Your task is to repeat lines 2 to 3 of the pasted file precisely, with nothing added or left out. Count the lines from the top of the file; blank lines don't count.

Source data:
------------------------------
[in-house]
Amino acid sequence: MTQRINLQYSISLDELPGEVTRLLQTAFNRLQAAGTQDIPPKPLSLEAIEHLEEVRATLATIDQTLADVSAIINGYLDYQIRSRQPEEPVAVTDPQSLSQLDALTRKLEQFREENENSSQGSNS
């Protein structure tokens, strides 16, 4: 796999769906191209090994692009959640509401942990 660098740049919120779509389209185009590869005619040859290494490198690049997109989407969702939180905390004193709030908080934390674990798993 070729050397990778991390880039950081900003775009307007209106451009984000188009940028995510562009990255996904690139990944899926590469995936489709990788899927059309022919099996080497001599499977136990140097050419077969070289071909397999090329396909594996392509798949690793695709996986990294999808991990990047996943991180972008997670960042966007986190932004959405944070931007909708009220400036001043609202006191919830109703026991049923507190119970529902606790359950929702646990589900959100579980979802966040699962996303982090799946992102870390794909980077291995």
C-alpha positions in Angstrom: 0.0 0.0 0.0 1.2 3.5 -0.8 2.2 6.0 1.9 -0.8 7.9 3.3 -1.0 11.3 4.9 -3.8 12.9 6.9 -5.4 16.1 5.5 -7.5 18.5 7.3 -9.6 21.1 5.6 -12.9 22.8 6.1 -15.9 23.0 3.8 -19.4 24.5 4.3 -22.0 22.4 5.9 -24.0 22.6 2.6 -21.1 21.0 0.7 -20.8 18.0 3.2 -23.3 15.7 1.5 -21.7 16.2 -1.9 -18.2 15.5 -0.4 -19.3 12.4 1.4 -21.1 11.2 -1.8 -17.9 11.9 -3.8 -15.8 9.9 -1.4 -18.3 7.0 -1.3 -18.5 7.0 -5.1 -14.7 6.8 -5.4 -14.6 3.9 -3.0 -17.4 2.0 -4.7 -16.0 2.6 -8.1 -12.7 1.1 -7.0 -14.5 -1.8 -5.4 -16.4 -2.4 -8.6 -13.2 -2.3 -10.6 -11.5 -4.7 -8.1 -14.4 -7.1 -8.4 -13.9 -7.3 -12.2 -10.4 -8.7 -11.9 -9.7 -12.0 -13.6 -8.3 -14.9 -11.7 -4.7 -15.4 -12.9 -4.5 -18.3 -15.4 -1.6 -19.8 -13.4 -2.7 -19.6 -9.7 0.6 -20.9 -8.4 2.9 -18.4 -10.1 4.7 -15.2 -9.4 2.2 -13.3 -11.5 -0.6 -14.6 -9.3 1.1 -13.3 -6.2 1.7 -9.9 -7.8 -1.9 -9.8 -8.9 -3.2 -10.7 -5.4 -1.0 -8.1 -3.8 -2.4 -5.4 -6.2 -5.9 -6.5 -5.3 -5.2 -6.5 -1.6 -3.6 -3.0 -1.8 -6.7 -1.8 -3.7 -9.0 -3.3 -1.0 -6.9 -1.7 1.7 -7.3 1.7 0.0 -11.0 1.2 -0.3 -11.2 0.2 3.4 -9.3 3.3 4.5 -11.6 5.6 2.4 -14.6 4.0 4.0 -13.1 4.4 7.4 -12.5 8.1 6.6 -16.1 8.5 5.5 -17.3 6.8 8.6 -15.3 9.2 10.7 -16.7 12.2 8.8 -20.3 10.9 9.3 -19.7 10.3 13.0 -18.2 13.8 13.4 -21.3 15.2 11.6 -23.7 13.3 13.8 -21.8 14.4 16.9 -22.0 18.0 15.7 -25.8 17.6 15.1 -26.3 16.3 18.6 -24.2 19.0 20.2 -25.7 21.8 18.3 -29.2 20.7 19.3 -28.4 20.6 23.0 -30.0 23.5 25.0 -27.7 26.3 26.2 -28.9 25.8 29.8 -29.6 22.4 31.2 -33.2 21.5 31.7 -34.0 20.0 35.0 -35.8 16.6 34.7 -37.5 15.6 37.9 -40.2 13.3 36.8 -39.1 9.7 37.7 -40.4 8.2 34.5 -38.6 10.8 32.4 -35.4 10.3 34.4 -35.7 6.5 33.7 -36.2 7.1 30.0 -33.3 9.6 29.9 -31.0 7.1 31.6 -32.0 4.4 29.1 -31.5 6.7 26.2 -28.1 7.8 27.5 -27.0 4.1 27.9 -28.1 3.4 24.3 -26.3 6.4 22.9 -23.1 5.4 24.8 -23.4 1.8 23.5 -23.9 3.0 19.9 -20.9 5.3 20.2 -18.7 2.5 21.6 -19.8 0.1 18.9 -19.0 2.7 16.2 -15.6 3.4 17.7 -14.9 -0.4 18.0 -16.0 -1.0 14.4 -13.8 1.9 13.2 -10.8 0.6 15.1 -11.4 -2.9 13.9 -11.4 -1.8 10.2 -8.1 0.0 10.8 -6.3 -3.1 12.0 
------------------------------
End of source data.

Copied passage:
Amino acid sequence: MTQRINLQYSISLDELPGEVTRLLQTAFNRLQAAGTQDIPPKPLSLEAIEHLEEVRATLATIDQTLADVSAIINGYLDYQIRSRQPEEPVAVTDPQSLSQLDALTRKLEQFREENENSSQGSNS
């Protein structure tokens, strides 16, 4: 796999769906191209090994692009959640509401942990 660098740049919120779509389209185009590869005619040859290494490198690049997109989407969702939180905390004193709030908080934390674990798993 070729050397990778991390880039950081900003775009307007209106451009984000188009940028995510562009990255996904690139990944899926590469995936489709990788899927059309022919099996080497001599499977136990140097050419077969070289071909397999090329396909594996392509798949690793695709996986990294999808991990990047996943991180972008997670960042966007986190932004959405944070931007909708009220400036001043609202006191919830109703026991049923507190119970529902606790359950929702646990589900959100579980979802966040699962996303982090799946992102870390794909980077291995």